Kidney Health and Kidney Disease Basics

Kidney Health and Kidney Disease Basics

graphic image if red kidneys with a blue spine and pelvis

March 12th is World Kidney Day.

While most have at least heard of kidney stones or kidney disease, how many really know its function and the facts about this necessary organ? The functions of the kidneys are vital for sustaining life while they are also susceptible to developing disease. A healthy lifestyle can help ward off the signs and symptoms of this disease and there are five stages one moves through from an acute to a chronic diagnosis.

Facts About the Kidneys:

1. There are actually two and they function to filter blood and help dispose of waste products from the body.
2. Kidney beans are named after this pair of organs because they have the same shape.
3. They stop blood from going into the urine. So, if blood is present this can signal a kidney infection.
4. The kidneys make urine and regulate the amount of fluid that is retained and released from the body.
5. They produce active vitamin D to help absorb calcium that is needed to make strong bones and teeth.
6. Your body can still function with one kidney as long as that kidney is healthy.

What are the first signs of kidney disease?

The Mayo Clinic describes acute kidney failure as when your kidneys suddenly become unable to filter waste products from your blood. When kidneys lose this function, wastes may accumulate at dangerous levels and cause the chemical make-up of blood to get out of balance.

Signs of kidney disease include the following:

  • Decreased urine output.
  • Retention of fluid causing swelling in the lower extremities.
  • Shortness of breath.
  • Fatigue.
  • Confusion.
  • Nausea.
  • Weakness.
  • Irregular heartbeat.
  • Chest pain or pressure.
  • Seizures or coma in severe cases.
  • What are the main causes of kidney failure?

    Failure can be caused by an acute injury to the kidneys or from a chronic disease that gradually happens over time. Prerenal causes of kidney failure are due to a decreased blood supply to the kidney(s). Acute kidney failure can cause sepsis (whole body infection) when the immune system is overwhelmed from the level of built up infection causing the kidneys to shut down. Chronic kidney failure occurs when there is a disruption to the outflow of urine. This can be caused by an obstruction of the bladder, prostate cancer, tumors in the abdomen that obstruct parts of the urinary tract system and kidney stones affecting one or both of the kidneys.

    What are the five stages of kidney disease?

    Chronic kidney disease (CKD) refers to all five stages of kidney damage, from the mild damage in Stage 1 to complete kidney failure in Stage 5 according to kidneyfund.org. Each stage is determined by the kidney’s ability to dispose of wastes from the blood stream. Here are details on each of the five stages of kidney disease:

    Stage 1: mild kidney damage indicated by protein in the urine or physical damage to the kidneys.
    Stage 2: mild kidney damage similar to Stage 1 however there is an elevated level of waste products in the blood.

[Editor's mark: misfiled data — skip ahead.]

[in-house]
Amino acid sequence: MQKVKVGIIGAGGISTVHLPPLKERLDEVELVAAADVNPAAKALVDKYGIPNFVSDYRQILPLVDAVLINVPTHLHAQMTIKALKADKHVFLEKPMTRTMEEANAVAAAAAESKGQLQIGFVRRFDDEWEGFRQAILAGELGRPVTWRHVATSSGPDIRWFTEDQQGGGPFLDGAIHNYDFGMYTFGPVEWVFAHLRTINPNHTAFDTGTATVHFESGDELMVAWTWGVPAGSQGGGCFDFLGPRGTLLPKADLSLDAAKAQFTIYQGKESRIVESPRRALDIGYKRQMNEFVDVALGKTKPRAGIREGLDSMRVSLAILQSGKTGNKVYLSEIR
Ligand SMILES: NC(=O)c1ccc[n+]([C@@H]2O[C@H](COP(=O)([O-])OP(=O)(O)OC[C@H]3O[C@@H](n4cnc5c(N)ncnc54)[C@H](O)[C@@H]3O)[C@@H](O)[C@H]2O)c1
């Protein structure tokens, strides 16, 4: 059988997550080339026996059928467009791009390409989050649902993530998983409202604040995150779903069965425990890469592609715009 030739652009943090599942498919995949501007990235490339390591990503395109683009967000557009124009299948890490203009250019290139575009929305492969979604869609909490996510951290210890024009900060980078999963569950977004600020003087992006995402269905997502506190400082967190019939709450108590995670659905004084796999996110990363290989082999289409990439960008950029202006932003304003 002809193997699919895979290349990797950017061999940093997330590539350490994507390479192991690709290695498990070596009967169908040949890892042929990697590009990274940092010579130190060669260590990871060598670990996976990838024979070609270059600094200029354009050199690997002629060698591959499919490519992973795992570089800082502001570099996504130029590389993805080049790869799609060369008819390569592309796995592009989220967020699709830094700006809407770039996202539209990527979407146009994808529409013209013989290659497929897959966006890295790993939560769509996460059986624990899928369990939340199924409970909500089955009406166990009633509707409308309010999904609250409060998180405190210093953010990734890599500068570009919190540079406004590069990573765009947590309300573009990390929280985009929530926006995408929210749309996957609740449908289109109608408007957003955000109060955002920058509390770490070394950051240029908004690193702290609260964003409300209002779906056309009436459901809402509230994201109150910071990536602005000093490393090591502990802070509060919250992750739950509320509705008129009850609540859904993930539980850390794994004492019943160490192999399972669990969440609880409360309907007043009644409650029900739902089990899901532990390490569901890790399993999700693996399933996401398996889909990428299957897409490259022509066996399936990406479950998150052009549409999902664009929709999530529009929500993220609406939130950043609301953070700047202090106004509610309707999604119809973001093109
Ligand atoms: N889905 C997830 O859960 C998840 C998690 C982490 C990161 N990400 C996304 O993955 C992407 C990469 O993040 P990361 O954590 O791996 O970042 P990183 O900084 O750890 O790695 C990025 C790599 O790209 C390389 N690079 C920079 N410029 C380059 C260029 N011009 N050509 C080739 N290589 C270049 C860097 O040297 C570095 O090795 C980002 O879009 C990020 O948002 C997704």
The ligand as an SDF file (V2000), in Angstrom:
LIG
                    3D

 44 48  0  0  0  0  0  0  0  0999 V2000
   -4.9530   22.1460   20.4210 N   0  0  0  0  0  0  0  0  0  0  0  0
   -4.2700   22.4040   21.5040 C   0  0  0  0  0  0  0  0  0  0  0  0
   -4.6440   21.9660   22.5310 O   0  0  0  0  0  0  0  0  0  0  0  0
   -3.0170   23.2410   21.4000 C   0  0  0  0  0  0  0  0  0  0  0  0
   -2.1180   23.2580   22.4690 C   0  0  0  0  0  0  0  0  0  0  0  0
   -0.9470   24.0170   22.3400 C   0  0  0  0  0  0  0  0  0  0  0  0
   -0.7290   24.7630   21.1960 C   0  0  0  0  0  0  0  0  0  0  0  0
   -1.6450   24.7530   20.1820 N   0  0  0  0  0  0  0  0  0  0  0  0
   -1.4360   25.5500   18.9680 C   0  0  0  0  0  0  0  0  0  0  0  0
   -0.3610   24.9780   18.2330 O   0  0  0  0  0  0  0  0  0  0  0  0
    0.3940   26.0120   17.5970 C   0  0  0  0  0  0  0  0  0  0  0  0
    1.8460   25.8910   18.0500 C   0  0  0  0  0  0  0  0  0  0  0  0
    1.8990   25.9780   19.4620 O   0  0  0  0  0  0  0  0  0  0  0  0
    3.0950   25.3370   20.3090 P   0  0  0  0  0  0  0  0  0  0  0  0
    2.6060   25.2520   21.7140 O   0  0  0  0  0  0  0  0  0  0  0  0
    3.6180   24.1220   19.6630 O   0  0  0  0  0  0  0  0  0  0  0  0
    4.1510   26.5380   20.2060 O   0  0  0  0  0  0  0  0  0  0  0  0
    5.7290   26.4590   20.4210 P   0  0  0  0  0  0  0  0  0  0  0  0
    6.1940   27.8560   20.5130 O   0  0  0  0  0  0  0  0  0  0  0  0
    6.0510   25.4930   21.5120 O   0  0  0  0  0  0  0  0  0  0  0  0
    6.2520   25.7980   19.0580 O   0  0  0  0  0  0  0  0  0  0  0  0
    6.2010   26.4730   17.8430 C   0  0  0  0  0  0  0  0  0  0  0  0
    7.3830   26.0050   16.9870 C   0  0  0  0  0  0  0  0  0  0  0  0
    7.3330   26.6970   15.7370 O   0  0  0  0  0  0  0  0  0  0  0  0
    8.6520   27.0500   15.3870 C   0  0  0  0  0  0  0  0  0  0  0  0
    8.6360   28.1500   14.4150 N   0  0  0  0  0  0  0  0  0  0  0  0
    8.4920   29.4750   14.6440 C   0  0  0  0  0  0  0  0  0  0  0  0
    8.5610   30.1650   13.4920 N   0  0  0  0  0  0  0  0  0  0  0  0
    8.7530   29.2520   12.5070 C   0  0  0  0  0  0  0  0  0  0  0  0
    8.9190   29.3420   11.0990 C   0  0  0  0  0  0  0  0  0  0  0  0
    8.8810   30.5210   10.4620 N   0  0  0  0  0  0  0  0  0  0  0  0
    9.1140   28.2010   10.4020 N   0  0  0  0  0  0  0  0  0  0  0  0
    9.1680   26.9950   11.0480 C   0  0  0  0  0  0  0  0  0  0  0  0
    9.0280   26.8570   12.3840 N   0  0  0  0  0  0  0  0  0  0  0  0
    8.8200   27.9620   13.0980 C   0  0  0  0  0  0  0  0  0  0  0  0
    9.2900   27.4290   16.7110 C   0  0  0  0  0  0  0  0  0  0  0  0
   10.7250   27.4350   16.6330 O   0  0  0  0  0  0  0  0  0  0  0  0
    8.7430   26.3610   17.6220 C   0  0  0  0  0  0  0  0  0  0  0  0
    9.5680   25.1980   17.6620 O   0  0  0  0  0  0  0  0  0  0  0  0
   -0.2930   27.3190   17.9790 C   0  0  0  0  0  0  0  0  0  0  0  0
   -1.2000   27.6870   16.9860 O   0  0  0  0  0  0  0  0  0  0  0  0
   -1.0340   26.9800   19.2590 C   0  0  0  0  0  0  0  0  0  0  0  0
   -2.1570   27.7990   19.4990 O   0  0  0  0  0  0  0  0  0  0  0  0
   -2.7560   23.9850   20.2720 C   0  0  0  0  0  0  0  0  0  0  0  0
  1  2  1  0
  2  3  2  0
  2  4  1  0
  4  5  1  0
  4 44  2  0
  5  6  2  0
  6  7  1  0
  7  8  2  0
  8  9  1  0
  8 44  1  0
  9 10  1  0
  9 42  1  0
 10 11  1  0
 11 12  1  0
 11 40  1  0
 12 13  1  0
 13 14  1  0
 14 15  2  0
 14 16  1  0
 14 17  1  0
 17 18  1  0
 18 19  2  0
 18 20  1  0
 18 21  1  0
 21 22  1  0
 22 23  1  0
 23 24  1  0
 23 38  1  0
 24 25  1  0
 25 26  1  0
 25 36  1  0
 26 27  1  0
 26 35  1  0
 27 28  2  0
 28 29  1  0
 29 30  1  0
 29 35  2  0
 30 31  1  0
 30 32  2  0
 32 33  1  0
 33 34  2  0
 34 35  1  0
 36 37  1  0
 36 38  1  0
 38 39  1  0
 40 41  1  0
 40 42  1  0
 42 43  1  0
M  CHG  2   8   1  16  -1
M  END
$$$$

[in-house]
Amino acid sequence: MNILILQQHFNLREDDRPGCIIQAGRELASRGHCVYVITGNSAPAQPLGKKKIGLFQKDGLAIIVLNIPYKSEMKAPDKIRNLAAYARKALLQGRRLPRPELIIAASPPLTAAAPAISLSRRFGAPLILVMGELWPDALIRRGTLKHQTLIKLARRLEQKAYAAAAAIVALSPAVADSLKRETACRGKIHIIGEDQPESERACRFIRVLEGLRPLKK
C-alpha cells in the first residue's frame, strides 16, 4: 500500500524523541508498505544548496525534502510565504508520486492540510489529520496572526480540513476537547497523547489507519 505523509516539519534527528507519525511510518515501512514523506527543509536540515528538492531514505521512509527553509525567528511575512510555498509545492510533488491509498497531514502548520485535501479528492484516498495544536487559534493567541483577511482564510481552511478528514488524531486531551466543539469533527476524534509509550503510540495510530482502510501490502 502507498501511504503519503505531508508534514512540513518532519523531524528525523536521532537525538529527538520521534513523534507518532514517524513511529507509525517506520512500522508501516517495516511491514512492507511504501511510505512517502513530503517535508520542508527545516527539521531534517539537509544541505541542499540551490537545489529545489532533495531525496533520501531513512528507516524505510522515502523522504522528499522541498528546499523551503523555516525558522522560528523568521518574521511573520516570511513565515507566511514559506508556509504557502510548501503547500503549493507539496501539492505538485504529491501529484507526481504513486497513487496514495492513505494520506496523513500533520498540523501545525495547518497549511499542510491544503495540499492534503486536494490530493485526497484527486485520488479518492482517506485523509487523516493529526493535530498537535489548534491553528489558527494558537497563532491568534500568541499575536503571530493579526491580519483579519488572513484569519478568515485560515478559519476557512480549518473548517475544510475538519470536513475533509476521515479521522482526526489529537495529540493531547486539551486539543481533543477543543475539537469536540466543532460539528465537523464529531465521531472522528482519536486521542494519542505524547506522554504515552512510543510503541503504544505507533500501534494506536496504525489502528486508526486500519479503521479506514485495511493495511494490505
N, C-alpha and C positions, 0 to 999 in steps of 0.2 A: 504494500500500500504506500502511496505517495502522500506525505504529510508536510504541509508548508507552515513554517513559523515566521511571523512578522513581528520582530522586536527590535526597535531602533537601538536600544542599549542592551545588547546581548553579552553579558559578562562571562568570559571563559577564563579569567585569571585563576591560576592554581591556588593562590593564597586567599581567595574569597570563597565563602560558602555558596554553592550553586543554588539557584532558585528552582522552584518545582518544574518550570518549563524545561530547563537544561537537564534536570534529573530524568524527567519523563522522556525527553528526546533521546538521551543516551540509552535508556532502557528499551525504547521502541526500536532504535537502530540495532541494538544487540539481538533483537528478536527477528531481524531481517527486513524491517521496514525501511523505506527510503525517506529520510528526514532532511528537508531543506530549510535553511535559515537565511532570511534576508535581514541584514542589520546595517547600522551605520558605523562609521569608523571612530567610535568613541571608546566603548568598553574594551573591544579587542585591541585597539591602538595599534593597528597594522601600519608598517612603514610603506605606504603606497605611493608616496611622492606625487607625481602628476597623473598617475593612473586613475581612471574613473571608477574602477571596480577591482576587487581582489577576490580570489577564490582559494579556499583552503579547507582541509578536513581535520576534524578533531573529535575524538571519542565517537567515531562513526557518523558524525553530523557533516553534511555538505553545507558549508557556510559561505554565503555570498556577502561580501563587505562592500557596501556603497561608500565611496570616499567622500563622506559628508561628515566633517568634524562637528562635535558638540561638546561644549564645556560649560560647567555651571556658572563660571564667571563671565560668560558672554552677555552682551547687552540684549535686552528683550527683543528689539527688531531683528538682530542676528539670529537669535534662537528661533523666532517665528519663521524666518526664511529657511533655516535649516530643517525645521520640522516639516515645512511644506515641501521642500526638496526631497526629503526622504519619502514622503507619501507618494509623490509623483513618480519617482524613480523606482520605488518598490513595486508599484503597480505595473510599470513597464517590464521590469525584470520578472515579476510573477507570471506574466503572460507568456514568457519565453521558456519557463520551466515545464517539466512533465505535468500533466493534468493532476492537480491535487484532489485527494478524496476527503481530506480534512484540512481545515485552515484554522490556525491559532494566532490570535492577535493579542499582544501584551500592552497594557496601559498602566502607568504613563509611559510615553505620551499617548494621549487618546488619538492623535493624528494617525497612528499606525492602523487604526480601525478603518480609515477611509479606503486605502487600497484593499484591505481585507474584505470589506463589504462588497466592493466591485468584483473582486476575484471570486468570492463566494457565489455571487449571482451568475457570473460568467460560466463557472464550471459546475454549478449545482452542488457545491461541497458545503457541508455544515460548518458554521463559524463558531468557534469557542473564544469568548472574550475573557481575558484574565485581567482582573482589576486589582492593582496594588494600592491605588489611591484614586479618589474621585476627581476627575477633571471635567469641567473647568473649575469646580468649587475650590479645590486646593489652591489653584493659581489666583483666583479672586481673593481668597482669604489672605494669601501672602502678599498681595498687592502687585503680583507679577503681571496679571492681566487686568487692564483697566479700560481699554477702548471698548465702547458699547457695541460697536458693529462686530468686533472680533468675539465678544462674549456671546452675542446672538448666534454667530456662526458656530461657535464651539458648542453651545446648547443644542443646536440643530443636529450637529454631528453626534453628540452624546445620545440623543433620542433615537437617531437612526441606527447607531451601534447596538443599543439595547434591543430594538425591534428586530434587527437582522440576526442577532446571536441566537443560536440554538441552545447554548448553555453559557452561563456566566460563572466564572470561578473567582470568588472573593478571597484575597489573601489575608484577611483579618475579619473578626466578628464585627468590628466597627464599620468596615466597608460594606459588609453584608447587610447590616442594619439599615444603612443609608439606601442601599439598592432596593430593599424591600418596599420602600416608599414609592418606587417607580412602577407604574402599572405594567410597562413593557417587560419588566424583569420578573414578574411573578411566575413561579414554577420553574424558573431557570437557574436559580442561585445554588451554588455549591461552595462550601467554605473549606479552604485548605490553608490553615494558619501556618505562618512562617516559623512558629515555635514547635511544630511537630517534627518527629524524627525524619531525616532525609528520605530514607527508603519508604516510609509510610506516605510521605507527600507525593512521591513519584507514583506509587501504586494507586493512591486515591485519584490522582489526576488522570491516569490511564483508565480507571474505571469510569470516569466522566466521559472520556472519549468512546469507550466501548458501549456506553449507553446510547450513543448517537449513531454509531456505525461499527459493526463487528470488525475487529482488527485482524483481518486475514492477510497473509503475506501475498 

Stage 3: some damage to the kidneys causing them to not work as well as they should. Sometimes there are no symptoms.
    Stage 4: moderate to severe damage with kidneys not working as they should. This is the last stage before kidney failure.
    Stage 5: kidneys are close to failure or have failed causing waste build up in the blood making one very ill.

    What treatment options are available?

    Early stages of kidney disease can be managed with a healthy diet, avoiding tobacco use, being active 30 minutes a day/ 5 days a week, maintaining a healthy weight and asking a doctor if medication will help protect the kidneys. As kidney disease progresses to Stage 3, it is advised to continue the previous recommendations and also visit a nephrologist (kidney doctor), meet with a dietitian and ask a doctor about blood pressure medications. Stage 4 individuals should plan to schedule regular appointments with a nephrologist and start preparing for kidney failure. This includes preparing for dialysis and a possible transplant. By Stage 5 the kidneys have failed or are getting close to failure. The plan of action remains the same to prepare for dialysis and a transplant.

    Can kidney disease be reversed?

    If there are no other secondary illnesses or conditions, kidneys may heal themselves. While acute kidney disease may be treated if caught early on, there is no reversing the damage of a chronic diagnosis. Lifeoptions.org created a list of ways to slow kidney disease:

    1. Keep your blood sugar in the target range.
    2. Keep your blood pressure in the target range your doctor gives you.
    3. Lose weight if you are overweight.
    4. Don’t drink soda.
    5. If you smoke or use street drugs, try to quit!
    6. Balance your blood pH.
    7. Eat less protein.
    8. Eat less phosphorus.
    9. Limit shellfish.
    10. Skip canned foods.
    11. Avoid certain pain pills.
    12. Need a contrast dye x-ray? Ask for kidney precautions.
    13. Antioxidants may help you.

    If you suspect you have kidney disease, make an appointment with a nephrologist. See your doctor immediately or seek emergency care if you have signs or symptoms of acute kidney failure.

    American Online Benefits Group offers life insurance and supplemental benefit plans to help in the event you or a loved one is diagnosed with end-stage renal failure. Please contact our Agent or Member Services to receive more information at 214-389-9072.

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